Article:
How has my academic background helped me in my work? Probably the most important thing is that I came to this work with a knowledge of doing research… I knew how to go into new situations and places and learn from people about their lives. Now I was adding a camera to my “tool kit”, as I believe that seeing is so important in changing one’s mind… I speak in an early chapter in the book about ‘Changing people’s minds about people’s changing brains’ – that’s what I have been doing. And I think that is crucial.

I thoroughly believe that we need to distinguish between the physiological changes as we become ill, and the primary symptoms brought about by that. But there are many secondary symptoms such as apathy, aggression, social isolation, that are not caused by the disease but by the way people are treated and come to see themselves .

People who are treated as hopeless lose hope; people who are treated as being unable to do things lose confidence. We don’t treat a sense of hopelessness or lack of confidence with medication: we do it by helping them to feel needed, cared about, being stimulated, communicating differently with them… It is what the photos illustrate. This is not a new perspective… it has been discussed by scholars around the world, but the addition of visual evidence in photos that clearly are not posed has given them wider acceptance.

Many people “run away” from dementia. Surely some people run away from family members or friends who begin acting strangely and are difficult to deal with because they are don’t want to deal with the problem. We all know of siblings who fight about the care to be given to a parent, leaving the responsibility on someone else’s shoulders. They say they are too busy, they had poorer relations before, they have other responsibilities..

But many people are not selfish and ill informed – rather, they are frightened, they don’t know what to do they don’t know what they can do, they believe that there is nothing that can be done until a cure is found. That is simply not true. There is so much we know how to do now to engage people in continuing stimulating activities. There is so much to be gained through creating partnerships with professionals and other groups that provide day care activities, memory centers, art and music therapy, etc.

We need to help people know that there is a great deal to do and inspire them to find resources near their homes or on the internet. Many friends and family want to be engaged and helpful but they don’t know how to do that. There are excellent books, pamphlets from the Alzheimer’s associations and other groups. This can not only help the person who is ill, but it makes the friends and family feel more empowered… They can learn what to say and how to act in ways that let the person feel they are understood, which in turn reduces the aggression which so often is the result of feeling they can’t clearly express their needs and desires.”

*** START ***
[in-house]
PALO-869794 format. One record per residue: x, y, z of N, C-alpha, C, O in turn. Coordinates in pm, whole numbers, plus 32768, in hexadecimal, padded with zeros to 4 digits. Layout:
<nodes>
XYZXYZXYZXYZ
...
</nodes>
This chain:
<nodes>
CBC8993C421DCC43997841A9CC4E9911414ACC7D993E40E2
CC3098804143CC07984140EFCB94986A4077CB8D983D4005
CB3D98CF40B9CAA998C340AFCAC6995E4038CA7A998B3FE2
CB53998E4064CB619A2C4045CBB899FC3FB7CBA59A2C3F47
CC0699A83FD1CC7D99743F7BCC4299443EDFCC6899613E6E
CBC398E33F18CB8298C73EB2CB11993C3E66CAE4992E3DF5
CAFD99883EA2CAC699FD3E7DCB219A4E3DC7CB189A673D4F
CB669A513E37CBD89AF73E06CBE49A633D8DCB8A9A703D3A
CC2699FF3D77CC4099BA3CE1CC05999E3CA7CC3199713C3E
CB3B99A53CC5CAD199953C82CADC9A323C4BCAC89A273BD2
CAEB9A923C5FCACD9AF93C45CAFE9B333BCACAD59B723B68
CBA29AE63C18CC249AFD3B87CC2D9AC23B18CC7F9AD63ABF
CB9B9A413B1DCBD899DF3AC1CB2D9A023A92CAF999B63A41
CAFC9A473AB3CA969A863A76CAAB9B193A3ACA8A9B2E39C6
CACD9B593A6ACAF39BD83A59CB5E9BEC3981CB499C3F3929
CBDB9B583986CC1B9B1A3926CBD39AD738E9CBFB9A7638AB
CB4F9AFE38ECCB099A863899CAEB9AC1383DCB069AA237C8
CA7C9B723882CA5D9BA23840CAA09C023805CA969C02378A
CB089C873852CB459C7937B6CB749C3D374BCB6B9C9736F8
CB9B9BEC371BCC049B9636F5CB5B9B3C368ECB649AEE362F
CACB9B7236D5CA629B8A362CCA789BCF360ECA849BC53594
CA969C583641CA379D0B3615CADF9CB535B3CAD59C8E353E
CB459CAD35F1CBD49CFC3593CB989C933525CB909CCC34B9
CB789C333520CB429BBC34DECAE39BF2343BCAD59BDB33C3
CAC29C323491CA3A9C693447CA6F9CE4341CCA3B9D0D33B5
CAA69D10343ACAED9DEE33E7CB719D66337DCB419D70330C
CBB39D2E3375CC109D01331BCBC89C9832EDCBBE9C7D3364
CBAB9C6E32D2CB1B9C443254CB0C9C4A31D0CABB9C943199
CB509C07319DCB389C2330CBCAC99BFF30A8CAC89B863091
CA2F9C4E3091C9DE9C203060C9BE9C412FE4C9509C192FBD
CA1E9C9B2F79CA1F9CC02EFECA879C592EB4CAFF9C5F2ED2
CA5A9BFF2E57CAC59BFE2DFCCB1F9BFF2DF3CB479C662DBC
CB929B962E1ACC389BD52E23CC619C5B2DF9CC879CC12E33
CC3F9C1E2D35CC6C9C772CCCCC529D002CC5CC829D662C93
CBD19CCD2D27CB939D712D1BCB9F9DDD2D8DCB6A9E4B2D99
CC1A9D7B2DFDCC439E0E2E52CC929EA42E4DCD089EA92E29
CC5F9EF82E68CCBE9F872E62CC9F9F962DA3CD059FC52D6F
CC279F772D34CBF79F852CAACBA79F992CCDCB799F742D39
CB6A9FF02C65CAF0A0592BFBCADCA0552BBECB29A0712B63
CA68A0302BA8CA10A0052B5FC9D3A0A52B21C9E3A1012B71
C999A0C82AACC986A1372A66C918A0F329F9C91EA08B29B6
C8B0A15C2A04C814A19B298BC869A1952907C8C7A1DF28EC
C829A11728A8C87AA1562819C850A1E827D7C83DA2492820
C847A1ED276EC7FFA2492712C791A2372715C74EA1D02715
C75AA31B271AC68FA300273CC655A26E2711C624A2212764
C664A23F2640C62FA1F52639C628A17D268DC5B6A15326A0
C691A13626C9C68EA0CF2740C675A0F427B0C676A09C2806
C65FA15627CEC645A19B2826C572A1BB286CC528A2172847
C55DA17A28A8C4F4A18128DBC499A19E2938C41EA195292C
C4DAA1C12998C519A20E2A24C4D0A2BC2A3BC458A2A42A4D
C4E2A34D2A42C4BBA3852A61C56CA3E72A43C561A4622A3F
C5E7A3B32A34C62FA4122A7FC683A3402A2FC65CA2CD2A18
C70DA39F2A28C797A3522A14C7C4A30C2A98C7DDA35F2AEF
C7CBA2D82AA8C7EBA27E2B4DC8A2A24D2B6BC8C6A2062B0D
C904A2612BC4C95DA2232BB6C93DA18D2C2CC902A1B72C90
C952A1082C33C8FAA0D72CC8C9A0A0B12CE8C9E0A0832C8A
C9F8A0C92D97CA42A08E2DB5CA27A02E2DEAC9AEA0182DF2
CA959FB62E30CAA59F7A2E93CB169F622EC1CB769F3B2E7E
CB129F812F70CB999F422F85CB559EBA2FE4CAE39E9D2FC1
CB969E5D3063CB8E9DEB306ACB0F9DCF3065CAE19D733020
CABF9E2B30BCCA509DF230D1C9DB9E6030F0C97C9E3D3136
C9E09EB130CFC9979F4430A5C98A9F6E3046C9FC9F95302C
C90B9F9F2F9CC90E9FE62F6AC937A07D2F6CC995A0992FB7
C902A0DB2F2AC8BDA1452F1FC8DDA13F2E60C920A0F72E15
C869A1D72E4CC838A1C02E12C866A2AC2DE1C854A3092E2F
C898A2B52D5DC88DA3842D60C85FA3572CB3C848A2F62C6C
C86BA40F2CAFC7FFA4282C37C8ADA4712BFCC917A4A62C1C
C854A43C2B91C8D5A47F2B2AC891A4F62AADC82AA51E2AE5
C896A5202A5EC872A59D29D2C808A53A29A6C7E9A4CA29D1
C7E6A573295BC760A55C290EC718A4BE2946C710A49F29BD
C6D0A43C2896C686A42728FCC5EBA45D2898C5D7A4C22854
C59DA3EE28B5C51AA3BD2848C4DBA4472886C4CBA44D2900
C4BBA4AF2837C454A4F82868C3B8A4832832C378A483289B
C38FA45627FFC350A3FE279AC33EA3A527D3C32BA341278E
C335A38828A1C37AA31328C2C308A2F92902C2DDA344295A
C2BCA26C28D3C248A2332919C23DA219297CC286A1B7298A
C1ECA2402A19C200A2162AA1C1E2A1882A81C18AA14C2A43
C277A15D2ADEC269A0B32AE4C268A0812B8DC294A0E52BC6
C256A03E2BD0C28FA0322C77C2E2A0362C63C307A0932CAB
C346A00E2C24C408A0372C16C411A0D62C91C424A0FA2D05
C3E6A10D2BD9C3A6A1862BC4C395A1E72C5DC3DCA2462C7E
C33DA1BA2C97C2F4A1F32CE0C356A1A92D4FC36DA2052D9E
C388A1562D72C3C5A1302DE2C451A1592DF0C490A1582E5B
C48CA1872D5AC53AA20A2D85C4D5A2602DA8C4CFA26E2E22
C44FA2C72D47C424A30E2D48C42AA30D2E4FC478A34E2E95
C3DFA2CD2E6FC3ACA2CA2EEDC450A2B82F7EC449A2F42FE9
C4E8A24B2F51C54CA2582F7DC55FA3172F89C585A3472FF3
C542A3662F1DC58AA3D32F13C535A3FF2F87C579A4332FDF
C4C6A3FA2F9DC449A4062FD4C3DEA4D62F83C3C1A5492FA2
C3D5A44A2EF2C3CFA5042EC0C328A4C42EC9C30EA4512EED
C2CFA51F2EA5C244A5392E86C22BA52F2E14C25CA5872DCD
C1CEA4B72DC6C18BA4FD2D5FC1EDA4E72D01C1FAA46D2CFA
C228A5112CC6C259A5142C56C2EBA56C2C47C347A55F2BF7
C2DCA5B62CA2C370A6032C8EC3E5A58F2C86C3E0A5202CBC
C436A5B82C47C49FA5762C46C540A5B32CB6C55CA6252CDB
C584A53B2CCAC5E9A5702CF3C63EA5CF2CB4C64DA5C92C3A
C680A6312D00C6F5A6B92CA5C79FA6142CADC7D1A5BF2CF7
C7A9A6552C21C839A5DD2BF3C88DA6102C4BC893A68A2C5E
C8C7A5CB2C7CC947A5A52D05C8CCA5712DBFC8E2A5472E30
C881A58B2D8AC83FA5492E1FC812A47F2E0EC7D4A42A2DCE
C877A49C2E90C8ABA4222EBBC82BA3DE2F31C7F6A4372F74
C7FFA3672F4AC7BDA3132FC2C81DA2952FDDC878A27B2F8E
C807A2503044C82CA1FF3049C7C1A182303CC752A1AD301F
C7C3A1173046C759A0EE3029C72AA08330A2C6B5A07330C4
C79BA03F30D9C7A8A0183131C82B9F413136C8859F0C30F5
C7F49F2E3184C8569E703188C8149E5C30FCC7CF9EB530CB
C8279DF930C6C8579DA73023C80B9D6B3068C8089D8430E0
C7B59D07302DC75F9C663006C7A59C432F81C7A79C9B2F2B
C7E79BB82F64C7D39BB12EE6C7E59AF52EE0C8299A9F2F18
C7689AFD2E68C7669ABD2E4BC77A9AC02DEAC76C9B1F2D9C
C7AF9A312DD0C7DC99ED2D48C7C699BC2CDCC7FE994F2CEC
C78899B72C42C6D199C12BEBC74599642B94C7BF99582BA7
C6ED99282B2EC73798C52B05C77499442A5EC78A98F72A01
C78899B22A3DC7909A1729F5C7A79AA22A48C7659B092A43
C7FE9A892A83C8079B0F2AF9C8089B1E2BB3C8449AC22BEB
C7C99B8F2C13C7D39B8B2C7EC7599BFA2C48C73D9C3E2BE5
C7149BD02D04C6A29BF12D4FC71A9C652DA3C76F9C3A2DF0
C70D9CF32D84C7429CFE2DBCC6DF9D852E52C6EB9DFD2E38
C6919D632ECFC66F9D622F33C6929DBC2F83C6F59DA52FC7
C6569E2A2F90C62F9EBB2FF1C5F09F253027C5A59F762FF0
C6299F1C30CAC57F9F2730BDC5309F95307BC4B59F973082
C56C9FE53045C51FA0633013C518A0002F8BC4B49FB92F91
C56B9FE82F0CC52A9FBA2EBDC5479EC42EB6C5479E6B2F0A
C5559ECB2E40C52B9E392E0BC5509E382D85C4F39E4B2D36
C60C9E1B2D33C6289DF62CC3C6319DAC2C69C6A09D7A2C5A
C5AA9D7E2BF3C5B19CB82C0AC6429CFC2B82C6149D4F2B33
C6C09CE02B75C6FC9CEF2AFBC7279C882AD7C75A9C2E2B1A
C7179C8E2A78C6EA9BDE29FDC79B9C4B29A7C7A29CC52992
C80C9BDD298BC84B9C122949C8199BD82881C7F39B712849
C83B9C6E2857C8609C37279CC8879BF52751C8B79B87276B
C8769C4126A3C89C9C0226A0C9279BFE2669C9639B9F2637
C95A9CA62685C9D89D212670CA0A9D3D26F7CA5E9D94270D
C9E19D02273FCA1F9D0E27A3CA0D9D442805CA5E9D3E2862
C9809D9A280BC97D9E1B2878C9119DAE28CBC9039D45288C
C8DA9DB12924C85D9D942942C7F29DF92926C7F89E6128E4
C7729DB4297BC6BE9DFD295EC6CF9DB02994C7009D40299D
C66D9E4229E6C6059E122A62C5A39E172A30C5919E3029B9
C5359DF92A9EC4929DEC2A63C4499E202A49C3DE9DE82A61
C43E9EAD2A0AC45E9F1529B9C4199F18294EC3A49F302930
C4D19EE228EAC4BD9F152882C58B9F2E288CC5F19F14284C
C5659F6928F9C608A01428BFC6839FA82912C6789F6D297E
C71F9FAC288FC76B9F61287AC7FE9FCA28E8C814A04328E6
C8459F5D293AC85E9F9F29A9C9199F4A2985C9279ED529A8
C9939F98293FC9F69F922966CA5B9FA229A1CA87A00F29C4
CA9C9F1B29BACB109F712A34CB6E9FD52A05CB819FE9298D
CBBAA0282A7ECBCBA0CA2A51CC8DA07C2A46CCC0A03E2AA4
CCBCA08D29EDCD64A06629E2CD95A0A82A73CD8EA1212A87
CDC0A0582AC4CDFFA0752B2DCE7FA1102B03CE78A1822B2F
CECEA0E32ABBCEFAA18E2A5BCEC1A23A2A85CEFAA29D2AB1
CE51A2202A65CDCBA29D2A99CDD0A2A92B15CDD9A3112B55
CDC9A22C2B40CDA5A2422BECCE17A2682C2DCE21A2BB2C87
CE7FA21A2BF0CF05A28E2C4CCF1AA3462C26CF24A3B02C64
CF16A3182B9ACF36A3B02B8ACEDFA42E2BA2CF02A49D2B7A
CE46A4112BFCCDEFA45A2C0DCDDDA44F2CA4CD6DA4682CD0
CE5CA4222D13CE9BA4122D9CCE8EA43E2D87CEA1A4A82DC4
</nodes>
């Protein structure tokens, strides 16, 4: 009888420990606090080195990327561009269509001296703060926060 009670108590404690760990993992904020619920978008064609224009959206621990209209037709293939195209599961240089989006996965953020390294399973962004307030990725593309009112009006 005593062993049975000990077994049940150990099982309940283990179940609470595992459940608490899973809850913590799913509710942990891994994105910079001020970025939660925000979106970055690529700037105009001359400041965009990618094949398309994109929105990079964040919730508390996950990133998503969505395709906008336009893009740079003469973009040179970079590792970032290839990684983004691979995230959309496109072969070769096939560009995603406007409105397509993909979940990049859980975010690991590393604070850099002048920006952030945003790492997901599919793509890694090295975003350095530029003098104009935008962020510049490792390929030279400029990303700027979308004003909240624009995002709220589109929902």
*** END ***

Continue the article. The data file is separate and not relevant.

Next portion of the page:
• You can watch some films on Love, Loss and Laughter here and here or visit the website to find out more about upcoming events related to the book and photography project. You can also follow Cathy on Twitter @CathyGreenblat

About Saba Salman

Saba Salman is a social affairs journalist, commissioning editor and a regular contributor to The Guardian. She also edited the blog for the Voluntary Organisations Disability Group, a UK-wide association for social care providers, for three years.
This entry was posted in Health, Older people, Social care, Social exclusion, Uncategorized and tagged , , , . Bookmark the permalink.

5 Responses to Seeing dementia through a different lens

  1. This is wonderful – enlightening! these pictures will help with the stigma.
    Well done! what can be better than showing some of the happy times?

    • Saba Salman says:

      Thank you for reading the piece and commenting – absolutely vital to show all the different aspects of life with dementia, the challenging as well as the “happy times” as you mention.

  2. Maria Castor says:

    This is beautiful. They look so innocent here. And I have to agree on your statement that dementia is truly a global challenge and it encompasses a stratum more of societal issues other than what it normally presents, a very enigmatic disease with no known cure. Personally, I think that we should all create a global awareness that these dementia patients are also human, normal and happy before the disease robs them something valuable. If we all only bother to know these people and the disease per se, the transition would have been a thousandfold easier.

    • Saba Salman says:

      Thank you for your comment, and I couldn’t agree more about seeing the “people” as well as the “disease” – need more projects like this to raise awareness.